Cotton is a soft fibre that grows around the seeds of the cotton plant . The fibre is most often spun into thread and used to make a soft, breathable textile.

Picking cotton in Georgia

Cotton is a very valuable crop because only about 10% of the raw weight is lost in processing. Once traces of wax, protein, etc. are removed, the remainder is a natural polymer of pure cellulose. This cellulose is arranged in a way which gives cotton unique properties of strength, durability, and absorbency. Each fibre is made up of twenty to thirty layers of cellulose coiled in a neat series of natural springs. When the cotton boll (seed case) is opened the fibres dry into flat, twisted, ribbon-like shapes and become kinked together and interlocked. This interlocked form is ideal for spinning into a fine yarn.

Cotton has been used to make very fine lightweight cloth in areas with tropical climates for millennia. Some authorities claim that it was likely that the Egyptians had cotton as early as 12,000 BC, and they have found evidence of cotton in Mexican caves (cotton cloth and fragments of fibre interwoven with feathers and fur) which dated back to approximately 7,000 years ago.

But the earliest written reference is to Indian cotton. Cotton has been grown in India for more than three thousand years, and it is referred to in the Rig-veda, written in 1500 BC. A thousand years later the great Greek historian Herodotus wrote about Indian cotton: "There are trees which grow wild there, the fruit of which is a wool exceeding in beauty and goodness that of sheep. The Indians make their clothes of this tree wool." The Indian cotton industry was eclipsed during the British Industrial Revolution, when the invention of the Spinning Jenny (1764) and Arkwright's spinning frame (1769) enabled cheap mass-production in the UK. Production capacity was further improved by the invention of the cotton gin by Eli Whitney in 1793.

Today cotton is produced in many parts of the world, including Europe, Asia, Africa, the Americas and Australia, using cotton plants that have been selectively bred so that each plant grows more fibre. In 2002, cotton was grown on 33 million hectares of farmland. 47 billion pounds of raw cotton worth 20 billion dollars US was grown that year.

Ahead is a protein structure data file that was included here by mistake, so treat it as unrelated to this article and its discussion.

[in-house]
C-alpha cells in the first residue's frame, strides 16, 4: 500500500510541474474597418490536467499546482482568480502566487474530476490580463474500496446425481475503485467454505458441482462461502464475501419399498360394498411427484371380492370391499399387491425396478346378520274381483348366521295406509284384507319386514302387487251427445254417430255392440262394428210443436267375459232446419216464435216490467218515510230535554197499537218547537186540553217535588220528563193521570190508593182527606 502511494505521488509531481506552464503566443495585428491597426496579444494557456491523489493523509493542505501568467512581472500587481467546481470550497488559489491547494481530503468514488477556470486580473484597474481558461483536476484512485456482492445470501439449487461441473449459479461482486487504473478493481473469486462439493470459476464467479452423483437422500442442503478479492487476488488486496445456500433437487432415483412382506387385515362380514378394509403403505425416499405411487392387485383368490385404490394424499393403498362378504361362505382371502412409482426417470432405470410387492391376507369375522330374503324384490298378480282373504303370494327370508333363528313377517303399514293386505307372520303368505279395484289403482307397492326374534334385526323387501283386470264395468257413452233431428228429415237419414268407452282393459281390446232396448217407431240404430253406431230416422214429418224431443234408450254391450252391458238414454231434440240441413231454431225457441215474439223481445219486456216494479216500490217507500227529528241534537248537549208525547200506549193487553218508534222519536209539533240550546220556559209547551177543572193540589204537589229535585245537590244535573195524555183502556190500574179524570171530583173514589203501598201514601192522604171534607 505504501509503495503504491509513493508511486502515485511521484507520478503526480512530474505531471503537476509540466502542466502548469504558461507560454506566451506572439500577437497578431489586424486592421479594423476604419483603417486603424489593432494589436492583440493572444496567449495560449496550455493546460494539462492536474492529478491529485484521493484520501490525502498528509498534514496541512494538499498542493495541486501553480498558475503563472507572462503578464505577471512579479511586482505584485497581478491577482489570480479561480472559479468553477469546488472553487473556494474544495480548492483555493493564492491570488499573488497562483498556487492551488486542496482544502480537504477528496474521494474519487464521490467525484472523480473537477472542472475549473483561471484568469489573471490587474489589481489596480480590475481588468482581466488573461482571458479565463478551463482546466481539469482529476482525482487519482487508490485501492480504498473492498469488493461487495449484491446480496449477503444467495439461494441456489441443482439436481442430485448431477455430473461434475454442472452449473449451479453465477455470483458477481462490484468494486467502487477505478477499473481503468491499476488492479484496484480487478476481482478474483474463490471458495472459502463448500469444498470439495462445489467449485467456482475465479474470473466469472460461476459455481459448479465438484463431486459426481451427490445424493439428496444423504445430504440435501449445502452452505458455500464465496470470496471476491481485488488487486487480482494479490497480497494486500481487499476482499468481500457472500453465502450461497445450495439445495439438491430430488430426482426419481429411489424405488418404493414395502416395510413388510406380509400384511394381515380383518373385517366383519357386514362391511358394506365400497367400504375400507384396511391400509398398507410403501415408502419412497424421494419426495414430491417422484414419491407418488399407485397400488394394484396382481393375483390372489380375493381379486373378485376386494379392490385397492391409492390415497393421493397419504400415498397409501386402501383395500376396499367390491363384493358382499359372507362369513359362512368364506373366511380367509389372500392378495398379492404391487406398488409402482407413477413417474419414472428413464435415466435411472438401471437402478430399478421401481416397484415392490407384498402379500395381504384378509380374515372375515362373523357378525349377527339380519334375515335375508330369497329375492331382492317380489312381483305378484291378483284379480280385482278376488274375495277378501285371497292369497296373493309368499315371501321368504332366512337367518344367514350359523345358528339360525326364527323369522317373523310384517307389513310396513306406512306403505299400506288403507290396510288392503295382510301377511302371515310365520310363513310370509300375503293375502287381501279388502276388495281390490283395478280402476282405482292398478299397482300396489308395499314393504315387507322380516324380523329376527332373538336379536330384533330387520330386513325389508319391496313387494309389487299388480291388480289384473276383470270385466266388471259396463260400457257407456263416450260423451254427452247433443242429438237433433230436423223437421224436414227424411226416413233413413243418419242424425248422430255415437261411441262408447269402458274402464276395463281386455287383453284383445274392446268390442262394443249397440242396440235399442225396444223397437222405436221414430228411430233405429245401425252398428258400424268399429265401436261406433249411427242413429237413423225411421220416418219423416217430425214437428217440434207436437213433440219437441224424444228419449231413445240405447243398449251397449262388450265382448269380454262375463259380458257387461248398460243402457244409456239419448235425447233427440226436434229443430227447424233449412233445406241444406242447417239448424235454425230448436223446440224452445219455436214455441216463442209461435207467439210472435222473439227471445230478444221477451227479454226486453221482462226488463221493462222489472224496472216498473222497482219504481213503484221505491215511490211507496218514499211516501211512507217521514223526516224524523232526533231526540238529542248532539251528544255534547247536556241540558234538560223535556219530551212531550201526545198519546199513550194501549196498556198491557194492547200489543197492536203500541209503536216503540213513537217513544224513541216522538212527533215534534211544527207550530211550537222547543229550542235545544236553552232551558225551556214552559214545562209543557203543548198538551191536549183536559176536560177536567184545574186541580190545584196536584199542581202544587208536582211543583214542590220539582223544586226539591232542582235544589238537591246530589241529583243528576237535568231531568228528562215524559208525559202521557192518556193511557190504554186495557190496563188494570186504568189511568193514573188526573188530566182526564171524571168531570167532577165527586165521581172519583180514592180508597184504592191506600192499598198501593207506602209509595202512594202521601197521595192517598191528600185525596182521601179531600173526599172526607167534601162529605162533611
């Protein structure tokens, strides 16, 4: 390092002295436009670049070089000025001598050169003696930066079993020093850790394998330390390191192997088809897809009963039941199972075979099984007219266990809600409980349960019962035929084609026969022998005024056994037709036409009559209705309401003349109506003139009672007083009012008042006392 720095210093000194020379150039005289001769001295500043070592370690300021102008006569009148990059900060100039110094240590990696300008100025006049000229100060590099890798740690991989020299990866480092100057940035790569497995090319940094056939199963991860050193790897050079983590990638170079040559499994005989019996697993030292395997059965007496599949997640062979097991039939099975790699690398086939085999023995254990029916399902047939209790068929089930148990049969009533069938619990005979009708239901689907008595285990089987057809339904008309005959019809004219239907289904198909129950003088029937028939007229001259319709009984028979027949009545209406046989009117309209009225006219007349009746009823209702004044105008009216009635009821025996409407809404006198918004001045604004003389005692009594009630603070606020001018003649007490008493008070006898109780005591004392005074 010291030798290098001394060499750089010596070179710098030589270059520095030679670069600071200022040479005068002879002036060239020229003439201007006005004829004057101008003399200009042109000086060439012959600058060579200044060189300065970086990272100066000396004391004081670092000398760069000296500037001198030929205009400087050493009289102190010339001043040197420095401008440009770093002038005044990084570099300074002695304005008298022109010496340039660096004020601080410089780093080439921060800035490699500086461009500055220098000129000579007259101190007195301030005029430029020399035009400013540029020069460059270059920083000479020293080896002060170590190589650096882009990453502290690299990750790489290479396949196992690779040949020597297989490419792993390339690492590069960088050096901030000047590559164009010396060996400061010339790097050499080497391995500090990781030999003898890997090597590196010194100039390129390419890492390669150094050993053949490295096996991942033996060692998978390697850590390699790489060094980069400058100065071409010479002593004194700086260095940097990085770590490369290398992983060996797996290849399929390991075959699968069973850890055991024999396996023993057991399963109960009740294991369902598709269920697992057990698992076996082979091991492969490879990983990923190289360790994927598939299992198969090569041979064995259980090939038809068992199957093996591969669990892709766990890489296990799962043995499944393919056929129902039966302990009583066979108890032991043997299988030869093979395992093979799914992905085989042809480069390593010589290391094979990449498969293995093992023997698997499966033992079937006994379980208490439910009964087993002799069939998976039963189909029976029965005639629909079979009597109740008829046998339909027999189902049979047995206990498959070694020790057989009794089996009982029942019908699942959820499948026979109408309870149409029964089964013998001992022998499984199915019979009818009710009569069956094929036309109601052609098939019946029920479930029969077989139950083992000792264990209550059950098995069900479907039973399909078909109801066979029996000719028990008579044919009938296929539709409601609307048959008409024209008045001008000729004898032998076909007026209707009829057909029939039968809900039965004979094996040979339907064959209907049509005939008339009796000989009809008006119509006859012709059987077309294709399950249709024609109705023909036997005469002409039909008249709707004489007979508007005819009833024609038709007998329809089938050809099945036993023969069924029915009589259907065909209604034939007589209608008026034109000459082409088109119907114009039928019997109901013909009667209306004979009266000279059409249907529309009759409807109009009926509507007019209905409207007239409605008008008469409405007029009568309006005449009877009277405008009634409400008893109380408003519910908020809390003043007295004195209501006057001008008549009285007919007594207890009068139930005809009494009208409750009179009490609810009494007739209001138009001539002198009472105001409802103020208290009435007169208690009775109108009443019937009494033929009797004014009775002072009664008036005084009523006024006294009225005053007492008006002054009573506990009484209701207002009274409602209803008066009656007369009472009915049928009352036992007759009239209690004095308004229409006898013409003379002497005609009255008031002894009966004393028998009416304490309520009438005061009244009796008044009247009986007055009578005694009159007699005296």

GM cotton was developed to reduce the heavy reliance on pesticides. GM cotton is widely used throughout the world with claims of requiring up to 80% less pesticide than ordinary cotton. The International Service for the Acquisition of Agri-Biotech Applications (ISAAA) said that worldwide GM cotton was planted on an area of 6.7 million hectares in 2002. This is 20% of the worldwide total area planted in cotton. The US cotton crop was 73% GM in 2003. The introduction of GM cotton proved to be a commercial disaster in Australia - the yields were far lower than predicted, and the cotton plants cross-pollinated with other varieties of cotton potentially causing many legal problems for unsuspecting farmers. However the introduction of a second variety of GM cotton led to 15% of Australian cotton in being GM in 2003 with an expectation of 80% in 2004 when the original variety will be banned.

The cotton industry relies heavily on chemicals - fertilisers, insecticides, etc., making it environmentally unfriendly. Some farmers are moving towards an organic model of production, and chemical-free organic cotton products are now available.

Old British Cotton Yarn Measures

  • 1 thread = 54 inches (c. 137 cm)
  • 1 skein or rap = 80 threads (120 yards or c. 109 m)
  • 1 hank = 7 skeins (840 yards or c. 768 m)
  • 1 spindle = 18 hanks (15,120 yards or c. 13.826 km)

References and further reading

For the British band leader and entertainer, see Billy Cotton.